[plt-scheme] 2htdp/image questions

From: Robby Findler (robby at eecs.northwestern.edu)
Date: Sun Apr 18 15:00:00 EDT 2010

On Sun, Apr 18, 2010 at 12:46 PM, Stephen Bloch <sbloch at adelphi.edu> wrote:
> On Apr 18, 2010, at 12:39 PM, Robby Findler wrote:
>> The new library however is much more suited to shape-based manipulations of images.
> Yes, I understand, and I'm very thankful for it.  But as written, it already treats bitmaps as one of the "atomic" kinds of images: if a student copies and pastes a photo from a Web browser and then rotates or scales it, the student will get somewhat jaggy results but not a type error.  And as written, it already needs to be able to render an arbitrary image into a bitmap (for display and equality, if nothing else).
> I'm downright looking forward to doing the following demo in class: compare
> (scale 5 5 (add-blue-gradient (triangle 10 "solid" "green")))
> (add-blue-gradient (scale 5 5 (triangle 10 "solid" "green")))
> and explain the difference.  I think this could be a "teachable moment", even for my non-majors.
> Anyway, with the current design, I can write map-image and build-image and get-pixel to produce correct results without inventing a whole new data type.  I can probably even get map-image to be efficient.  But if build-image calls a user-provided function hundreds or thousands of times on the same image, and each of those calls invokes get-pixel a few times, and get-pixel starts by re-rendering the image, performance will really suck and Scheme will look like an utter joke next to Python.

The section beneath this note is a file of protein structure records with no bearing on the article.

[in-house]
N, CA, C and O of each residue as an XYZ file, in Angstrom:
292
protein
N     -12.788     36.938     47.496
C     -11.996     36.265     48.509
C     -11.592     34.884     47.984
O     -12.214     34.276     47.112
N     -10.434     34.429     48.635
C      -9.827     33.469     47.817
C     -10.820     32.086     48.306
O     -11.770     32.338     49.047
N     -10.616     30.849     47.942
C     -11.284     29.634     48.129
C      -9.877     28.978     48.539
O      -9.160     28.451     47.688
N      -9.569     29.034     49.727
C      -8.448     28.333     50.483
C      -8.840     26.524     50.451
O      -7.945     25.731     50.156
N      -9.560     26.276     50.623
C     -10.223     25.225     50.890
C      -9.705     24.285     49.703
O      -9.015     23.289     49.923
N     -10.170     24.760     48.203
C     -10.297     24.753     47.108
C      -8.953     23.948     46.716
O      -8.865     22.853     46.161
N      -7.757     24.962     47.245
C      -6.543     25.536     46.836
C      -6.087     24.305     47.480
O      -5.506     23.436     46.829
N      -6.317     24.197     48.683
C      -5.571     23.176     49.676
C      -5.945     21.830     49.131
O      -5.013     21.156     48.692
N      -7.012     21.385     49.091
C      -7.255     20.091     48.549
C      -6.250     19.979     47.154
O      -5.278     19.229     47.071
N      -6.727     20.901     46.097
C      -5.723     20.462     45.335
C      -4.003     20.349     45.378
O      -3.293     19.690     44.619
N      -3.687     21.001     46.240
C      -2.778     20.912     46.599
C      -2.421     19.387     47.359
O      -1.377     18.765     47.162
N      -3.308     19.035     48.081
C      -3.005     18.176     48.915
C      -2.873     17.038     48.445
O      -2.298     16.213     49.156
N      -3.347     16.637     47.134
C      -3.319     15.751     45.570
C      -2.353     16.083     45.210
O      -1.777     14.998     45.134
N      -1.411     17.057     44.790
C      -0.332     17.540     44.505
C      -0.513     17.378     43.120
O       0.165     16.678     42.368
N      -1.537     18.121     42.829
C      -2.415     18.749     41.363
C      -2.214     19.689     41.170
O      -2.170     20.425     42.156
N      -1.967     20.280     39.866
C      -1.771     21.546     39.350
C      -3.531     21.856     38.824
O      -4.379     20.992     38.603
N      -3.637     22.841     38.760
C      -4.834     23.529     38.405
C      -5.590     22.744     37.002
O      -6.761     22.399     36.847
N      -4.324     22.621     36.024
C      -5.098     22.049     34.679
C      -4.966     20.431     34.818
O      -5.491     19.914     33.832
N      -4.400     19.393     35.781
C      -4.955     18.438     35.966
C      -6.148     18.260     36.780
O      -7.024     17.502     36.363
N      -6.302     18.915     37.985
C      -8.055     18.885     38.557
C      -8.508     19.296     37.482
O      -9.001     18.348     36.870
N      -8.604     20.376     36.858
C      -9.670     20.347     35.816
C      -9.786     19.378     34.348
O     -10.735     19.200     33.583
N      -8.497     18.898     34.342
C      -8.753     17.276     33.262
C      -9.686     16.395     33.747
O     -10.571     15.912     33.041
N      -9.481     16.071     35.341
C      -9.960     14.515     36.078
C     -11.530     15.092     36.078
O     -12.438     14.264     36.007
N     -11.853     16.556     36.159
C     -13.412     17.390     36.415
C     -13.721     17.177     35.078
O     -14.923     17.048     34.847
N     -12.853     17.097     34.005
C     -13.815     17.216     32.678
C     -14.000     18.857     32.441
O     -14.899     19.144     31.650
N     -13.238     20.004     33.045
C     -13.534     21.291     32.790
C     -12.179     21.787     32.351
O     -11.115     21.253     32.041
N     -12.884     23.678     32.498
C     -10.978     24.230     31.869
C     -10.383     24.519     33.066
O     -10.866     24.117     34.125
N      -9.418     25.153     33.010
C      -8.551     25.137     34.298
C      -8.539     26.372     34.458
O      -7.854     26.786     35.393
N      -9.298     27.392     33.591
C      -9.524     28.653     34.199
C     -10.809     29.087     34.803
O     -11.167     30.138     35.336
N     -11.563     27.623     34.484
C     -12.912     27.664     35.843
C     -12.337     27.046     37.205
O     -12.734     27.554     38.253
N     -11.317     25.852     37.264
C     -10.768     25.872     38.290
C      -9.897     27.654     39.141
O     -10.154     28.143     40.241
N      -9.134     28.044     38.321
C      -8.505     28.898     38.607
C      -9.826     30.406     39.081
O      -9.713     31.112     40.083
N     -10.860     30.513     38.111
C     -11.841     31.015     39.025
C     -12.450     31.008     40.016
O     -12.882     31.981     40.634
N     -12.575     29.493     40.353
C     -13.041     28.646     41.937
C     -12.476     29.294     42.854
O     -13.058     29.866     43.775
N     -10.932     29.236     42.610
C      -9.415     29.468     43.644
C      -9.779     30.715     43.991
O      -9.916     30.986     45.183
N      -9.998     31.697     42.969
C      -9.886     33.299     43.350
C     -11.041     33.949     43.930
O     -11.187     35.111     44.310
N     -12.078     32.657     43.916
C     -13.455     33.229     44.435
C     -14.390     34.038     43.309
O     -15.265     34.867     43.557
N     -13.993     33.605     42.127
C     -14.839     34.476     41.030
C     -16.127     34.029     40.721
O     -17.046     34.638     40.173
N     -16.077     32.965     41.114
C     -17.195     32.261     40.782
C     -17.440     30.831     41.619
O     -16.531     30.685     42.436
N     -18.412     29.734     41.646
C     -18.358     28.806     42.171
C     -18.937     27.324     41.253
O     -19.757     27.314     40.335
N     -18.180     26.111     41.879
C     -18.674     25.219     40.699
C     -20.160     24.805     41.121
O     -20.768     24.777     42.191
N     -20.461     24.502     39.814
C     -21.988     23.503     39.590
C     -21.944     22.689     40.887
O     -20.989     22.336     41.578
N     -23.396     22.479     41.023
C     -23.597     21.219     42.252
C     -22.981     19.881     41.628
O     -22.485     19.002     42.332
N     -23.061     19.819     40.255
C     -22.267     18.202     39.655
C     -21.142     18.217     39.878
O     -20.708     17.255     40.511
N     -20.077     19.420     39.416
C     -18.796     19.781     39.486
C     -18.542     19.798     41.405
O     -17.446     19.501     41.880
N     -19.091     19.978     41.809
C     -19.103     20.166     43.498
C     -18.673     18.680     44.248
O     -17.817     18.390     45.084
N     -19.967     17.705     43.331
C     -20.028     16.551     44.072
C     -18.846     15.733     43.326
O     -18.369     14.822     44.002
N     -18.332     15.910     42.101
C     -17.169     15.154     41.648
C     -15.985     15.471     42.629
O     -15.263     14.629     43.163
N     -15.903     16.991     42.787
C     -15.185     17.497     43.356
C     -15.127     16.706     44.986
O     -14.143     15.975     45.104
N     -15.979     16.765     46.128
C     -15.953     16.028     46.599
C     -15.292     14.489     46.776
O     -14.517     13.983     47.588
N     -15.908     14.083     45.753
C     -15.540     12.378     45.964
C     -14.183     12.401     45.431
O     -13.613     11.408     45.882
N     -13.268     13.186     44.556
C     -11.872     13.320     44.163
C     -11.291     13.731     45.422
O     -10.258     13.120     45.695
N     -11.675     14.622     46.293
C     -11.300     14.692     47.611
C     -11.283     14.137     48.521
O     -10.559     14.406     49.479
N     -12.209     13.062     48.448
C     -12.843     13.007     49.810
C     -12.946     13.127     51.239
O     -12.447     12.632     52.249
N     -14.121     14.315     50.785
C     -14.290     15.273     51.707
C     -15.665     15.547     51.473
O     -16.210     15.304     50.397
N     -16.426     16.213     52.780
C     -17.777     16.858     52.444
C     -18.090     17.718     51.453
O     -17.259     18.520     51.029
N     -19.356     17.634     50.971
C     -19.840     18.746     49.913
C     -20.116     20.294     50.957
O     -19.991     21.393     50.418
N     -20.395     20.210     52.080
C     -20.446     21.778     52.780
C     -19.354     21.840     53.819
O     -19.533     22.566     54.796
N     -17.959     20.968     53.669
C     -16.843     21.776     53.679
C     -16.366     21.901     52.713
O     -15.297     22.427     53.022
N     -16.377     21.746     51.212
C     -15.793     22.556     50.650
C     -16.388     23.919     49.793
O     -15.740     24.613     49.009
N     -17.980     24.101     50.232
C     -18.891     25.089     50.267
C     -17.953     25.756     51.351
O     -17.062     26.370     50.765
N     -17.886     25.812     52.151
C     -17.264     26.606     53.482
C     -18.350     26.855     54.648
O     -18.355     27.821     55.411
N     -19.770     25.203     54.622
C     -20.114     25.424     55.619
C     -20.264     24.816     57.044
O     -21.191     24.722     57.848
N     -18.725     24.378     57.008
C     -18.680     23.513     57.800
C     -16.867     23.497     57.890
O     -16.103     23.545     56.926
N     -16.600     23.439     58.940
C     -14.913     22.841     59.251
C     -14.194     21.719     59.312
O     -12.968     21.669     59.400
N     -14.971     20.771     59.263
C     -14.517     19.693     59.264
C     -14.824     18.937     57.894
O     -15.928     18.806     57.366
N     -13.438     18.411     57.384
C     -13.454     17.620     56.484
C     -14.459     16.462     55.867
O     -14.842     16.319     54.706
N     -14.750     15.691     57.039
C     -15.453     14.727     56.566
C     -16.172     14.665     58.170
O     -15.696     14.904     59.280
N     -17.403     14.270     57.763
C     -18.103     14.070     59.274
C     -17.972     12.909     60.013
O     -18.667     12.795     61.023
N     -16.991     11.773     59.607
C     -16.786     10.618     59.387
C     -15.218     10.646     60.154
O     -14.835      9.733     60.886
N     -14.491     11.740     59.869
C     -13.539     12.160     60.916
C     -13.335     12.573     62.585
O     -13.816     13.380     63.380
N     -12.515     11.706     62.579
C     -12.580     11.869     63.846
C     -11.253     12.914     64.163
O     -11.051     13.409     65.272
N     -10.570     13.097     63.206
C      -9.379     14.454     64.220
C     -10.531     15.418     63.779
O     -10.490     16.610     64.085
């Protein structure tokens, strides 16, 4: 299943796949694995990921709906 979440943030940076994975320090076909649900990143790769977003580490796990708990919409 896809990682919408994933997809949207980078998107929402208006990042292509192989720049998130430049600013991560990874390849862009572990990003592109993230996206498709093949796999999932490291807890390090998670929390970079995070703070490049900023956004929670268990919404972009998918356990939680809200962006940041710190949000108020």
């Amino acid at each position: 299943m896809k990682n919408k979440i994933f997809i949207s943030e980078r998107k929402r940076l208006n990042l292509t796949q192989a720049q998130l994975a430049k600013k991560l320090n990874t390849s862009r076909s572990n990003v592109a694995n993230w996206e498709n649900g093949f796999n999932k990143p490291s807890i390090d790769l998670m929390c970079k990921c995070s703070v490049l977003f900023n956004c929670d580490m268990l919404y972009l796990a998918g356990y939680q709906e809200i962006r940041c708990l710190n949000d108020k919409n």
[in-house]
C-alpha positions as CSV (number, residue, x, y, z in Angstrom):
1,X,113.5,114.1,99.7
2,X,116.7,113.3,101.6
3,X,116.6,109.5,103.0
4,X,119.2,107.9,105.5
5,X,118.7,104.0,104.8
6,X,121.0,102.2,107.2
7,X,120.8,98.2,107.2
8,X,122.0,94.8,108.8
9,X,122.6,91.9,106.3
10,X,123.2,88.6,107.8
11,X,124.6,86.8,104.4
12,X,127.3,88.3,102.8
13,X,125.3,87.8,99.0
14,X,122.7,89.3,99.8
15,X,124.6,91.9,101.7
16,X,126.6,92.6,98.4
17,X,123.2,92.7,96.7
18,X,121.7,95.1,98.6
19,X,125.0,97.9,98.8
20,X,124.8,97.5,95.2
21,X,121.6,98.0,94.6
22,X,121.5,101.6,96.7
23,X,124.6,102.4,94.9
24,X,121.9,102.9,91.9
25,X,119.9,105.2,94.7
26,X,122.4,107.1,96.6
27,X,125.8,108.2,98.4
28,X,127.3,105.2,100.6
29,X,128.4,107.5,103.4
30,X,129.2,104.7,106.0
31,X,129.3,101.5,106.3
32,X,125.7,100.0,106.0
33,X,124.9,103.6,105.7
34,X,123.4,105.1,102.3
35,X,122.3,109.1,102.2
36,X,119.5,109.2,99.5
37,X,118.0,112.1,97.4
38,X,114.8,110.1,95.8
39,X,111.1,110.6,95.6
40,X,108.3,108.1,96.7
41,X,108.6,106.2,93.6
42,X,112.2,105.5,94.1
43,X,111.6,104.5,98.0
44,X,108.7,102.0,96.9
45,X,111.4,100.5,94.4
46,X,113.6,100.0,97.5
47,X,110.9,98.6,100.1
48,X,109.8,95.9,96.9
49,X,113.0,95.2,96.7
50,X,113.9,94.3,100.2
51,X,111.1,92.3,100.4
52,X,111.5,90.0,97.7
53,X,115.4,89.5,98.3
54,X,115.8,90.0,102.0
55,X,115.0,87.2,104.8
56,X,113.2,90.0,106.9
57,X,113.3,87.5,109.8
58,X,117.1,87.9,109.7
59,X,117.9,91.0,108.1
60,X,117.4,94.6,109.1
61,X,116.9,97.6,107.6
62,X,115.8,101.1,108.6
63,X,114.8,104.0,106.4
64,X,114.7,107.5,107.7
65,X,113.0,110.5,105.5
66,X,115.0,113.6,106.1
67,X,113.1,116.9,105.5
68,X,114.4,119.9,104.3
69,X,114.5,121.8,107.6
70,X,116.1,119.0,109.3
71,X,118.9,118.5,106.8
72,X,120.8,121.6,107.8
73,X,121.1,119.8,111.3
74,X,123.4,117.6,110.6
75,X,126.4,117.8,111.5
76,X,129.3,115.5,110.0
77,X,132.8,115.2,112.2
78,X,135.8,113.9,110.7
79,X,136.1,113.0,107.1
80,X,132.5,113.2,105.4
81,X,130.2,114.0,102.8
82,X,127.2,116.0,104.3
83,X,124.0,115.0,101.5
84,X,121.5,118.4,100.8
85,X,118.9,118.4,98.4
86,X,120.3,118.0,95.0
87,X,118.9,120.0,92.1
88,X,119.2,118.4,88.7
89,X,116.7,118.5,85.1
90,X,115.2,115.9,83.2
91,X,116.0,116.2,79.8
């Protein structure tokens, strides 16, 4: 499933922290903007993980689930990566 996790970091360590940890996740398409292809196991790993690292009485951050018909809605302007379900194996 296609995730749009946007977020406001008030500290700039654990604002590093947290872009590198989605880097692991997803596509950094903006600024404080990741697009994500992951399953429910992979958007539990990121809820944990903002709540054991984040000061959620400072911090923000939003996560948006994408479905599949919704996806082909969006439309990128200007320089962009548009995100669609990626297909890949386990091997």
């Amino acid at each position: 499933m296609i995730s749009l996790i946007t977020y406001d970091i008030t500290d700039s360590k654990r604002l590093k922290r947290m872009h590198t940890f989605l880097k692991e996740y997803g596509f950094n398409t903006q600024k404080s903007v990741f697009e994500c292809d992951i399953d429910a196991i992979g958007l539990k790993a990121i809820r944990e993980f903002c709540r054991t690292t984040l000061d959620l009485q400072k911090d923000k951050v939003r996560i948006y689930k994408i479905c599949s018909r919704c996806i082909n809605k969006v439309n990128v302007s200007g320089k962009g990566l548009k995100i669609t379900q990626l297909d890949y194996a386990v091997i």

Yes, I won't do that.

> I mentioned one solution: "the first time you need to render an image, cache the bitmap".  Perhaps another solution is to turn the "build-image" function I described into another node type in the shape data type.  A pixel-by-pixel transform can appear anywhere in a shape tree (although you might want to normalize it to the top, above overlays).  But I think that would be a more disruptive change, with more non-obvious implications, than the caching idea.

Something along these lines is what I imagine would work well, but I
haven't tried it. Also, pixels are not little squares, so you really
want to treat these transformations as working on point samples, which
fits the more performant version (I think, anyways, but I really think
that this would require someone trying it out to see).


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